AbstractThis study investigates the intraseasonal variations of the Northern Hemispheric storm track associated with the Madden-Julian Oscillation (MJO) during the extended boreal winter (November-April) using 36 years (1979-2014) of ERA-interim reanalysis data. Two methods have been used to diagnose storm track variations.In the first method, the storm track is quantified by the temporal filtered variance of 250-hPa meridional wind (vv250) or mean sea level pressure (pp). The intraseaonal anomalies of vv250 composited for eight MJO phases are characterized by a zonal band of strong positive (or negative) anomalies meandering from the Pacific all the way across North America and the Atlantic into northern Europe, with weaker anomalies of opposite sign at one or both flanks. The results based on pp are consistent with those based on vv250 except larger zonal variations which may be induced by surface topography.In the second method, an objective cyclone tracking scheme has been used to track the extratropical cyclones that comprise the storm track. The MJO-composite anomalies of the “accumulated” cyclone activity, a quantity that includes contributions from both the cyclone frequency and cyclone mean intensity, is very similar to those based on pp. Further analysis demonstrates that major contribution comes from variations in the cyclone frequency.Further analysis suggests that the intraseasonal variations of the storm track can be primarily attributed to the variations of the mean flow that responds to the anomalous MJO convections in the tropics, with possible contribution also from the moisture variations.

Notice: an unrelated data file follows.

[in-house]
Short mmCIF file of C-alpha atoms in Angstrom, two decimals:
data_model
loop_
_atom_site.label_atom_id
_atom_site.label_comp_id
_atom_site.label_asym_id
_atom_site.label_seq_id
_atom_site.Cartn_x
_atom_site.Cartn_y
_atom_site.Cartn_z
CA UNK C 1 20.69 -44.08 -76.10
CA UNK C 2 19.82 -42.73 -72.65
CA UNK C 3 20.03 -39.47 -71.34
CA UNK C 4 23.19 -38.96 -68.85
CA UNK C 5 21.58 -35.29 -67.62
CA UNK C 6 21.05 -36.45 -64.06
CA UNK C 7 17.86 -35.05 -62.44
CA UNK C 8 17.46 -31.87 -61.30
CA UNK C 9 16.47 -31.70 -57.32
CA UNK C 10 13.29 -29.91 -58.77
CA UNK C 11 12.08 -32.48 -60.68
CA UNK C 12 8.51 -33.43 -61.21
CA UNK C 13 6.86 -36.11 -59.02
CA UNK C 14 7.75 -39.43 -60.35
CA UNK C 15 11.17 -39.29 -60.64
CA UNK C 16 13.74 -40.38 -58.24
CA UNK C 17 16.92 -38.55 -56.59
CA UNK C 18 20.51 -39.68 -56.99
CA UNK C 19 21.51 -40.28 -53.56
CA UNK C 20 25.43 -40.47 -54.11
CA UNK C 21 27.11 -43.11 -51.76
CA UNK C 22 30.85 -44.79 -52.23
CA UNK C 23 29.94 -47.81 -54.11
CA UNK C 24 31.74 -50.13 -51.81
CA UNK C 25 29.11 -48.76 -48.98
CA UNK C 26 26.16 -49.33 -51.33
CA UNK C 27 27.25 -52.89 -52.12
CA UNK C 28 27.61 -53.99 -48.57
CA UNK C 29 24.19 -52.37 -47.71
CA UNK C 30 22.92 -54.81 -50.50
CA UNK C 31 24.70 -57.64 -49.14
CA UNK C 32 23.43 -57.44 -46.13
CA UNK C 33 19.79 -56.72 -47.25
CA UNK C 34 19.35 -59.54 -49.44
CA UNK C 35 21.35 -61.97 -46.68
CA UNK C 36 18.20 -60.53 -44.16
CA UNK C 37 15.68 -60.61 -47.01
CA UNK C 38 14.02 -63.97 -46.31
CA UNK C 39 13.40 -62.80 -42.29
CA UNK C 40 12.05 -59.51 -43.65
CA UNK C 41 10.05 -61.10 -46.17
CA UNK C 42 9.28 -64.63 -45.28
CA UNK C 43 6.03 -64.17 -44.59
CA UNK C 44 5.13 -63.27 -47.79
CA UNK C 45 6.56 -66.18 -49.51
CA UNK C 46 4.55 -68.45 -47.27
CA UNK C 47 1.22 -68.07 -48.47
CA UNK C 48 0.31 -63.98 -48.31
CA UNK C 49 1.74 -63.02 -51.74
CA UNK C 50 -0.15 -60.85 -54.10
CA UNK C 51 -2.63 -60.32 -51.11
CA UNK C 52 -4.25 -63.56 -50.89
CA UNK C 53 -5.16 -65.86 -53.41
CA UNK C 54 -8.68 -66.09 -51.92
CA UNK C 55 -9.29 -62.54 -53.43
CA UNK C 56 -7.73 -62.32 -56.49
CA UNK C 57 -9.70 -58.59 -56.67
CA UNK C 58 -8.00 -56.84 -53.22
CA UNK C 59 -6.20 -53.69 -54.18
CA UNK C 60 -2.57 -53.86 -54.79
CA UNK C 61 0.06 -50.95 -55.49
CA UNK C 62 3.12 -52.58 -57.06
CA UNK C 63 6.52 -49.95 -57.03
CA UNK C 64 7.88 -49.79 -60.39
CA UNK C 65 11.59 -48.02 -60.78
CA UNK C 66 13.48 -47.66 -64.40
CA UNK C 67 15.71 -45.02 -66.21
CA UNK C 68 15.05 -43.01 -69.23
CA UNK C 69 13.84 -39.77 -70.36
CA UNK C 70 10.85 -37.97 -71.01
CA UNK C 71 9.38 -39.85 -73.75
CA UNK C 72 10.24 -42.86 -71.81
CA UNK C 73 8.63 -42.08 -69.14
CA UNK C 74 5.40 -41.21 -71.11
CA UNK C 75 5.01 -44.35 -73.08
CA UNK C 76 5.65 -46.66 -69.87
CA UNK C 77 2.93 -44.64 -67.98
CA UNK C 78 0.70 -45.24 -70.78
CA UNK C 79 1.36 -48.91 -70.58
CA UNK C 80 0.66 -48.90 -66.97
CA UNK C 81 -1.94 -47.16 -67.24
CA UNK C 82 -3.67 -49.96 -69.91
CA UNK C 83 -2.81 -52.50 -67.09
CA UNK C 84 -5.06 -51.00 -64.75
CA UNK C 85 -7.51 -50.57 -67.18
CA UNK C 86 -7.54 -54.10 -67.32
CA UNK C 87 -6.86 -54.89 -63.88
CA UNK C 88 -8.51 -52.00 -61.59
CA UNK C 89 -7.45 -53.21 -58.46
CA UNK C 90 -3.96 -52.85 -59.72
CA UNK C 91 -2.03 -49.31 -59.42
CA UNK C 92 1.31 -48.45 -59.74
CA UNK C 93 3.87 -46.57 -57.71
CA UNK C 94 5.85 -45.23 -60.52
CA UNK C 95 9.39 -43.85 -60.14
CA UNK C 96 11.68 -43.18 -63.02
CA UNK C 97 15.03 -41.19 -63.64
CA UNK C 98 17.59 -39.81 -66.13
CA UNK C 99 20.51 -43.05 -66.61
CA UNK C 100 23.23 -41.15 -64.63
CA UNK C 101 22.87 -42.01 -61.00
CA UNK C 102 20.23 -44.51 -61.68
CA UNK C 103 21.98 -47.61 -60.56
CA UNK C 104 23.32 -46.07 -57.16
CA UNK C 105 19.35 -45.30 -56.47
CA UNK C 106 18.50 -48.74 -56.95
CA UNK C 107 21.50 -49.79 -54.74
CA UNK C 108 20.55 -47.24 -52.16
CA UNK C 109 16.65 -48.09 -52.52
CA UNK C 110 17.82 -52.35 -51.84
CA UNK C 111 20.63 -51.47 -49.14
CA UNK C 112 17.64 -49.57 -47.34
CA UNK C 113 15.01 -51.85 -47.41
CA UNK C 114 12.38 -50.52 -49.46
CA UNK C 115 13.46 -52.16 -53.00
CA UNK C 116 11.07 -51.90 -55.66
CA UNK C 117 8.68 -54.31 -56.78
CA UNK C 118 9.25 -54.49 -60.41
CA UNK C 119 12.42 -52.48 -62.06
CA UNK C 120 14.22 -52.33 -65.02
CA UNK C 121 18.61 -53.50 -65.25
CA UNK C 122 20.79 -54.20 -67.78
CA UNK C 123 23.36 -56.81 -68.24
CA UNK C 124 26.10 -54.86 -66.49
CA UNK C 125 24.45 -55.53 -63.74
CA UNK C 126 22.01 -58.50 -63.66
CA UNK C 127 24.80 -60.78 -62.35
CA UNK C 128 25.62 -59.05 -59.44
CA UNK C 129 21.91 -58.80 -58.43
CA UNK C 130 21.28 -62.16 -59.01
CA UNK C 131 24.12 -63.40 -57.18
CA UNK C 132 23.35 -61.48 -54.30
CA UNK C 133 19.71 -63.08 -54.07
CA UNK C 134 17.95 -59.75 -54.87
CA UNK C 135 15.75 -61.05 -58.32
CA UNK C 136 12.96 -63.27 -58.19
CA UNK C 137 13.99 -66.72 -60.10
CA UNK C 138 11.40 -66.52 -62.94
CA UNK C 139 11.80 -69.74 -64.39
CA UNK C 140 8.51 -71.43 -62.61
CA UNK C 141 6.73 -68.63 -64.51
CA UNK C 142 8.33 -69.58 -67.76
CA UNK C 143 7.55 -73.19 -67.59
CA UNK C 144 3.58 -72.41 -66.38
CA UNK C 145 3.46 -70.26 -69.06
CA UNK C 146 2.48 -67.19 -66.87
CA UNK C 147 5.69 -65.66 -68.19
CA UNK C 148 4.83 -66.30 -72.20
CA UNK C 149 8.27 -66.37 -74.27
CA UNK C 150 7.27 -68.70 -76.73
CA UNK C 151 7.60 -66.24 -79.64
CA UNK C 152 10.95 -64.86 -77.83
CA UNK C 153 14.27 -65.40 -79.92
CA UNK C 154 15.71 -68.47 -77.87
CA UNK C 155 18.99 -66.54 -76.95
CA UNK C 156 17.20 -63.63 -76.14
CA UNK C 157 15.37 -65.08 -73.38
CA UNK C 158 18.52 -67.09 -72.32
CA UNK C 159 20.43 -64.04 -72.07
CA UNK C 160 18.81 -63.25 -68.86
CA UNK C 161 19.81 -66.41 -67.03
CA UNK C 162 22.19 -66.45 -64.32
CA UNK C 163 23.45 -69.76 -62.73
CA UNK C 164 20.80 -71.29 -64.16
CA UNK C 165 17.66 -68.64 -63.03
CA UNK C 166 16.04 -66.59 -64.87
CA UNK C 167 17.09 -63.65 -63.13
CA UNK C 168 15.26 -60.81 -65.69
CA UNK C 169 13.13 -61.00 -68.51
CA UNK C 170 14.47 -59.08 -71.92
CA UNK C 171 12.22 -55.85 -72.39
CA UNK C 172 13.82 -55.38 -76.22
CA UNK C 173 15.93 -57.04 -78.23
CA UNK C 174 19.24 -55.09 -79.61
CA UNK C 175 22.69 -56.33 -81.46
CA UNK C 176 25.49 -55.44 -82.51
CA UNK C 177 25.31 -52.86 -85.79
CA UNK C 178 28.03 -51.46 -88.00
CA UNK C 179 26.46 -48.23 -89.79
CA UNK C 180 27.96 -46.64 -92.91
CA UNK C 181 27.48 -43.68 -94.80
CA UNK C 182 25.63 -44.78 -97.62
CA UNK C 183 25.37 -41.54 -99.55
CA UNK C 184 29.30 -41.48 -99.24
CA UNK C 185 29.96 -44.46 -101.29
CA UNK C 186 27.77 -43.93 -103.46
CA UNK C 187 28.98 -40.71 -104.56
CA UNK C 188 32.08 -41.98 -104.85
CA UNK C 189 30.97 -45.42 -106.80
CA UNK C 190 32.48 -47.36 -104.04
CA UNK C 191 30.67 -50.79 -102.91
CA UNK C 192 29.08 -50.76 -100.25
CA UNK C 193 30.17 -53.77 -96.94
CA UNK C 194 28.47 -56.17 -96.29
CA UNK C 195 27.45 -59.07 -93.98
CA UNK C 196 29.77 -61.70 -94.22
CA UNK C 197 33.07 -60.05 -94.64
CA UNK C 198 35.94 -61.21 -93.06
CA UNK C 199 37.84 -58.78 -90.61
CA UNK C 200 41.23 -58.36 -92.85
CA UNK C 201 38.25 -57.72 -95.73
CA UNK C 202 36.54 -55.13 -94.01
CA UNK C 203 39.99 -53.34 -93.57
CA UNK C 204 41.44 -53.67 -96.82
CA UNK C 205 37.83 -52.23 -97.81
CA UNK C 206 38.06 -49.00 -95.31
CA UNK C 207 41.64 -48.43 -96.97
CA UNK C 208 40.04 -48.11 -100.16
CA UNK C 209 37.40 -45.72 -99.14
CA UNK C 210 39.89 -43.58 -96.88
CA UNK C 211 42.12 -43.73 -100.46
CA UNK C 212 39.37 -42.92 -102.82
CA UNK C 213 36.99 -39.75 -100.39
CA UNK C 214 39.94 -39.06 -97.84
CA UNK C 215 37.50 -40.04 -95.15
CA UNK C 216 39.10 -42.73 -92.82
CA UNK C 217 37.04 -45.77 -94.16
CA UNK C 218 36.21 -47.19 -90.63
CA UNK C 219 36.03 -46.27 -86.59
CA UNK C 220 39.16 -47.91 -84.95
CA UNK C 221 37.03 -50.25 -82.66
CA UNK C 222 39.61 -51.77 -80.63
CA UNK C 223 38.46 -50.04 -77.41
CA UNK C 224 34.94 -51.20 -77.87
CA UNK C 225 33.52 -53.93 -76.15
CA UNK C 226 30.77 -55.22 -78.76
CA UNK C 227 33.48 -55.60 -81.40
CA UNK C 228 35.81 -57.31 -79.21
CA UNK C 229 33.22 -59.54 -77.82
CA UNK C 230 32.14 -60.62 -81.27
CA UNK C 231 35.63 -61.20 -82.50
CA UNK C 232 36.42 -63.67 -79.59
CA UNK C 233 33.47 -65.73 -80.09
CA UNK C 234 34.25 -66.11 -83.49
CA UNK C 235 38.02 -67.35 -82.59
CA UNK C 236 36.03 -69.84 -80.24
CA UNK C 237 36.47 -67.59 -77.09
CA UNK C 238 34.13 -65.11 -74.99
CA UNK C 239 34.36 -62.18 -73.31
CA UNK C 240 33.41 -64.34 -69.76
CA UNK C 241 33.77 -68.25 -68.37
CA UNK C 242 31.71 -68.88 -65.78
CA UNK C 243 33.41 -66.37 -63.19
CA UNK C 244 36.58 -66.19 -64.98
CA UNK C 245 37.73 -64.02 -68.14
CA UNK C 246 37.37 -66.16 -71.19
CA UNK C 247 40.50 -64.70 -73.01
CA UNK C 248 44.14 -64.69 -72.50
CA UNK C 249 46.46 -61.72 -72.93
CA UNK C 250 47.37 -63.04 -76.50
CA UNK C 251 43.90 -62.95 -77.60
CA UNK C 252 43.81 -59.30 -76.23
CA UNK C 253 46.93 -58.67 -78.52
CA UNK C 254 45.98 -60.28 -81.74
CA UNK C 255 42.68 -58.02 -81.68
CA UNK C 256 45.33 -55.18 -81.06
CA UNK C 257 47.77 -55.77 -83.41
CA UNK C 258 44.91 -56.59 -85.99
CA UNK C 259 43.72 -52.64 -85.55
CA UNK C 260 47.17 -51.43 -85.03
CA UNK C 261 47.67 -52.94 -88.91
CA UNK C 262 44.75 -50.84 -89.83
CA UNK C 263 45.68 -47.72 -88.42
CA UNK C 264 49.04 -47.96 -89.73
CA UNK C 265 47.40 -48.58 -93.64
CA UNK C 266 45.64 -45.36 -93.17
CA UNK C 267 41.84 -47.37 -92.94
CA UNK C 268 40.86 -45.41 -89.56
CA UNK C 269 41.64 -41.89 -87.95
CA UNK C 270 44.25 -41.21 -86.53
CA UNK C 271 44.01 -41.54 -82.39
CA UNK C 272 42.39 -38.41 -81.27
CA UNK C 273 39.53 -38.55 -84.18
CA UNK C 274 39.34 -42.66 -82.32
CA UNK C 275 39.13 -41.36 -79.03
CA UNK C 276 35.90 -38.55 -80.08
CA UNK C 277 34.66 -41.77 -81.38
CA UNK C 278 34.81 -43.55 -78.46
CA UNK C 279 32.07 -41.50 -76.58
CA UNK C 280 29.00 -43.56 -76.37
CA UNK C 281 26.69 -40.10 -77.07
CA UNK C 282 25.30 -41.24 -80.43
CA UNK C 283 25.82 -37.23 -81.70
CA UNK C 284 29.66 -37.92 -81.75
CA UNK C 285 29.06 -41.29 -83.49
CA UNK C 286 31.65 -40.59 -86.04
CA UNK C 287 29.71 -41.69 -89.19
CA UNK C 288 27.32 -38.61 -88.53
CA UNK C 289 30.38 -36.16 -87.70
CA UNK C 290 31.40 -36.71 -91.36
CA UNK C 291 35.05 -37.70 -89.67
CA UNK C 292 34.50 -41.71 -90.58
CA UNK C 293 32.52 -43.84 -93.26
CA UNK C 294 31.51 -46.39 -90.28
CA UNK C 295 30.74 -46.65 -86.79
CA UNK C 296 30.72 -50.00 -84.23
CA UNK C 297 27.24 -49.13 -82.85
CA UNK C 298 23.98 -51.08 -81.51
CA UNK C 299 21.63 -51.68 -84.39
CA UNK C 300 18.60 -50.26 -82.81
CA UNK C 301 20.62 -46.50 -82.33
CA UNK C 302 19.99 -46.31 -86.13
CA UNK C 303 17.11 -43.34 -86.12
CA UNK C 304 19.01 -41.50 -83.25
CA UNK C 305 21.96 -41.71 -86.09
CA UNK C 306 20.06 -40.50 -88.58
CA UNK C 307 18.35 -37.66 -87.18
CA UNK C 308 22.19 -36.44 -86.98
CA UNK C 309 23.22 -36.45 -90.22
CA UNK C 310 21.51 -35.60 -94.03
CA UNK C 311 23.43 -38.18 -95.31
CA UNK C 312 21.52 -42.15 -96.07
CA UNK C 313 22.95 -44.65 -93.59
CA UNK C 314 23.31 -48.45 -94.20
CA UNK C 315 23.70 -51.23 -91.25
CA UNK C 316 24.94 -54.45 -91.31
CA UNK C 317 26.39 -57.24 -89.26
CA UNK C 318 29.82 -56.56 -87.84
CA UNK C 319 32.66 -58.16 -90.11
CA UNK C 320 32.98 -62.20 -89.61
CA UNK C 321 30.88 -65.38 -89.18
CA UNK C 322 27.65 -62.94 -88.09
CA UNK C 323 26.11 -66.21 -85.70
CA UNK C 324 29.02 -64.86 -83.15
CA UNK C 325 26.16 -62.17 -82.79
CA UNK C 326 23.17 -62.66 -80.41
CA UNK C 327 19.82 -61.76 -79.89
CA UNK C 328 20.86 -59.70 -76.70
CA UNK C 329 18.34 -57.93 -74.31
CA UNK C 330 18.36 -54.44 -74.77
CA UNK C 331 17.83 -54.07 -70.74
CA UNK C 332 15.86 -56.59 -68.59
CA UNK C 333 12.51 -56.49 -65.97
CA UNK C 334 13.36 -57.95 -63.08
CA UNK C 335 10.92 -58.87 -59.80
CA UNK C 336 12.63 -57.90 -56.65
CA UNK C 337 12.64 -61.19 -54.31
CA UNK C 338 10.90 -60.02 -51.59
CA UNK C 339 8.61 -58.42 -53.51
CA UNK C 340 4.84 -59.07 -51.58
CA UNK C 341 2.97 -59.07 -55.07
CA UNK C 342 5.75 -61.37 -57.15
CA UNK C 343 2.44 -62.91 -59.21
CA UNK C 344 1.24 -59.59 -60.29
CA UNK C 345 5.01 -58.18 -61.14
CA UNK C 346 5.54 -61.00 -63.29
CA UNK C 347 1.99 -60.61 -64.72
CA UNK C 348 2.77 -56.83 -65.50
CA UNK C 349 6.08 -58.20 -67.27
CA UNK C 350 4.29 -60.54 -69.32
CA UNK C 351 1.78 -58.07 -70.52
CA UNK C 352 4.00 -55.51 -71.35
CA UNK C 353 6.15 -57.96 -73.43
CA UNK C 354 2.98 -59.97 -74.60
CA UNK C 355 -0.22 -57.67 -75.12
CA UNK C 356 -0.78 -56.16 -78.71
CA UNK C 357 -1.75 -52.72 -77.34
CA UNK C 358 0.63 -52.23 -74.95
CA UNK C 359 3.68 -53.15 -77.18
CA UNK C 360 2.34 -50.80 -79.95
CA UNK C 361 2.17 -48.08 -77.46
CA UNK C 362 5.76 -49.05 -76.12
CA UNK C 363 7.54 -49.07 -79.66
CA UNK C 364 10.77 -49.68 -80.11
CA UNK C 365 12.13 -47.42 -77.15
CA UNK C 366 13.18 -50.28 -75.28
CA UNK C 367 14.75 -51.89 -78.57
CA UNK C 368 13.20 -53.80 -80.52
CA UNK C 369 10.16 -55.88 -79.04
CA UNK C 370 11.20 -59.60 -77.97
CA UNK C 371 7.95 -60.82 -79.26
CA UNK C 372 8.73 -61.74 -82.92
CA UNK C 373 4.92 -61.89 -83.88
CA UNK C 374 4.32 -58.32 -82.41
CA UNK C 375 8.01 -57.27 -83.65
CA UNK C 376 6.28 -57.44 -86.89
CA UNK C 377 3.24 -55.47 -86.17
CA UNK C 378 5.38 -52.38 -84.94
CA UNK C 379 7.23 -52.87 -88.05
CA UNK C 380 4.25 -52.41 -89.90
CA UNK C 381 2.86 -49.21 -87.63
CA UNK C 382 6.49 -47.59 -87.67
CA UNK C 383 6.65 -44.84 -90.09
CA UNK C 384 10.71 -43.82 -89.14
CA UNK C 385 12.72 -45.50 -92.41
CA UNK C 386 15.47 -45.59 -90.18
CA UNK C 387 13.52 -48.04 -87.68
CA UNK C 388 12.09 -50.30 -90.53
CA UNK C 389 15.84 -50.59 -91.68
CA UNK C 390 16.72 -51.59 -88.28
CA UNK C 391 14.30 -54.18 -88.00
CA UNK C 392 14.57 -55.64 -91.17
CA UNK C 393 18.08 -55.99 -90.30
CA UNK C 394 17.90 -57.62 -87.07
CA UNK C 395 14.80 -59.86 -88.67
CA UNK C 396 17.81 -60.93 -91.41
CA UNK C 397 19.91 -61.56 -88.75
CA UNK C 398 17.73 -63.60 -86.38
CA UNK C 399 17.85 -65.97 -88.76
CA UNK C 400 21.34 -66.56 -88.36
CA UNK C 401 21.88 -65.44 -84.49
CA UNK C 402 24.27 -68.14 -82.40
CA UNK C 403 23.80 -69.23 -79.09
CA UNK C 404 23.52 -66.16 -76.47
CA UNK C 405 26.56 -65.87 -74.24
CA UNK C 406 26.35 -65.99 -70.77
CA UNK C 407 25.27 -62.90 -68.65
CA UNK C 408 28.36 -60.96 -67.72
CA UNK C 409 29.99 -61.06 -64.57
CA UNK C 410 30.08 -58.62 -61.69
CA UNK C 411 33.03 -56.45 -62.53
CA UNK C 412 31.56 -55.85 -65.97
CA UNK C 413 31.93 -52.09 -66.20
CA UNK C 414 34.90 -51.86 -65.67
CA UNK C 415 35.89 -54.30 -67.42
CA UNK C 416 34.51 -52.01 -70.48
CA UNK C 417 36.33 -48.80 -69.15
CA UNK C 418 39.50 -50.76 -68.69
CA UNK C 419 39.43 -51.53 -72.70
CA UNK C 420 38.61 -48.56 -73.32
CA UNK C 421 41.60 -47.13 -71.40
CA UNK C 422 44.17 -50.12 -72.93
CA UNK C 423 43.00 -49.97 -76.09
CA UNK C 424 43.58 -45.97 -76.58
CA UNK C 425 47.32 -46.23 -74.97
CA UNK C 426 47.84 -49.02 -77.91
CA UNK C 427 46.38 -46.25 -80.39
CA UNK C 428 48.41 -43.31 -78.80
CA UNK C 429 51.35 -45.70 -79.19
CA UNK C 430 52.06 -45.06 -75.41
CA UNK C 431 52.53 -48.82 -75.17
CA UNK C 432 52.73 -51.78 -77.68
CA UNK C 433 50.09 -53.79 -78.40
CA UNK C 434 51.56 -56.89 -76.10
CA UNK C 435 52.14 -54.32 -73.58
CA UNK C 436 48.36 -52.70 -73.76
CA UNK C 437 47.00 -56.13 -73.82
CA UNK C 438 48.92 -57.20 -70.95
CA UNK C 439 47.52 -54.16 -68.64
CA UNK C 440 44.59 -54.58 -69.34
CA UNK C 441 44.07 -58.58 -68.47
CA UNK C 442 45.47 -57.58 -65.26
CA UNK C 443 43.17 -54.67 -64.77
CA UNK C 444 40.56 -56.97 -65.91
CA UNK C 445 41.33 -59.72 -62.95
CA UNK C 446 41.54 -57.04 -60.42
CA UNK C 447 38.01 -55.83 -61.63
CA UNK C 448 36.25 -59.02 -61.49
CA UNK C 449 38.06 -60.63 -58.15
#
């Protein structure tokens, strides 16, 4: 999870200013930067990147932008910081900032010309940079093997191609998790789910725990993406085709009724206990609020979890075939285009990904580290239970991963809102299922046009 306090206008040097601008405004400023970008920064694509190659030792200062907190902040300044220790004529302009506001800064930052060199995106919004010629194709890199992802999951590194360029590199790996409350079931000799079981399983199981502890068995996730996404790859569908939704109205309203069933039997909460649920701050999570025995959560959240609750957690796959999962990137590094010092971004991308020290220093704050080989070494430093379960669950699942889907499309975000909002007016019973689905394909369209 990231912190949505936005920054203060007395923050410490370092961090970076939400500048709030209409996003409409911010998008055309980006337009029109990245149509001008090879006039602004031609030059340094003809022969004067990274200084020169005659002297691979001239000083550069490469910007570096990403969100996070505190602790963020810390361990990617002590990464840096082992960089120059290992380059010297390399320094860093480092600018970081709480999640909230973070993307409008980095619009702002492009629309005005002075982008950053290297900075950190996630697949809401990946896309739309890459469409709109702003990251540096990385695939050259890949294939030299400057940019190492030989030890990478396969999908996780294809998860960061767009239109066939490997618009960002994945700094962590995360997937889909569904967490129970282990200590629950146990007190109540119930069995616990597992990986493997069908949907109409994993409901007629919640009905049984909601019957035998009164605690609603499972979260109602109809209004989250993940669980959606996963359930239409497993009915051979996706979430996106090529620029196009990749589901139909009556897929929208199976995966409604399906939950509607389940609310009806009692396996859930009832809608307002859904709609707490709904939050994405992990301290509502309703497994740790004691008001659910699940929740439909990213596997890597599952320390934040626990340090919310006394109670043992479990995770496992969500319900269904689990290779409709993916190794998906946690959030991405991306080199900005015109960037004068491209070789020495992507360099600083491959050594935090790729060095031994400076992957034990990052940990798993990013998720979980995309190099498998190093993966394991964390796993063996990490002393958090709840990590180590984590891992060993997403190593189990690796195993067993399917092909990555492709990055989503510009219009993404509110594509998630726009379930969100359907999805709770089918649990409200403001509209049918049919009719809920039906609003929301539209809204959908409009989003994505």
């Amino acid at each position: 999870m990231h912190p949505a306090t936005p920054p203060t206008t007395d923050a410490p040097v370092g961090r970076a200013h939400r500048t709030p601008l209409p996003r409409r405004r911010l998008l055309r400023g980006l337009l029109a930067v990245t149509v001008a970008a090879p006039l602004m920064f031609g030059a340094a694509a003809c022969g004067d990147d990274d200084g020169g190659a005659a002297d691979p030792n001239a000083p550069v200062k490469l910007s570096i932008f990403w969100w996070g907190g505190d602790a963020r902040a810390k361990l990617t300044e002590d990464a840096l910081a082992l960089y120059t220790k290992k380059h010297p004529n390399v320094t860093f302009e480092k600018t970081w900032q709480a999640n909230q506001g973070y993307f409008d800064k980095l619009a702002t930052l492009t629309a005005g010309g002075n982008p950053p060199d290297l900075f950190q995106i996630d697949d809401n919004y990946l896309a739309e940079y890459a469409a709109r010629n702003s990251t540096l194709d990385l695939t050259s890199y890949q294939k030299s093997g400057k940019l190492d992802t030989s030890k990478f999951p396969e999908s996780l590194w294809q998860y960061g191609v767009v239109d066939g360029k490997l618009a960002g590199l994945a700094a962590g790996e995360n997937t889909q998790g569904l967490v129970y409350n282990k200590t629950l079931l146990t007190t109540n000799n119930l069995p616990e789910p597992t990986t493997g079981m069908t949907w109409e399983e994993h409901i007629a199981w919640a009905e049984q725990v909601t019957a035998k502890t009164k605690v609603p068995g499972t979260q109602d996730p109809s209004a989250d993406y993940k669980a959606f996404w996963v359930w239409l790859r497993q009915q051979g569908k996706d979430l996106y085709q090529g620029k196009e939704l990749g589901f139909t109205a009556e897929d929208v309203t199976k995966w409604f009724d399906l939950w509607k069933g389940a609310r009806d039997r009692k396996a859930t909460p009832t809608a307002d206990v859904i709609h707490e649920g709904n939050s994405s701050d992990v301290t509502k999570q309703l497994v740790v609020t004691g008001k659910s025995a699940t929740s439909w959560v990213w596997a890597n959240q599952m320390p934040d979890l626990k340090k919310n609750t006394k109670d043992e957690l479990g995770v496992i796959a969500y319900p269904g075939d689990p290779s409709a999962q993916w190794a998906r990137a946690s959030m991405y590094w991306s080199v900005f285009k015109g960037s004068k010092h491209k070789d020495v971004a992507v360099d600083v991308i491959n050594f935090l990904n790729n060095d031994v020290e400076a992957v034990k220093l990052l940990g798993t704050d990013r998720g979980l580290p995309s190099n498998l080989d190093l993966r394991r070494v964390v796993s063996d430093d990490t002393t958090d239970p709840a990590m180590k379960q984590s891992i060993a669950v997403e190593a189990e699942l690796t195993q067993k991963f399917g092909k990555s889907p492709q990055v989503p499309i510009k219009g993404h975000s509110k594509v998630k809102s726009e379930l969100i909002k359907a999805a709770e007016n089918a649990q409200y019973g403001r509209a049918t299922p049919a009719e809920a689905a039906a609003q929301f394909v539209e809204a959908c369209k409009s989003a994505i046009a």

Journal of Climate – American Meteorological Society
Published: Mar 14, 2017
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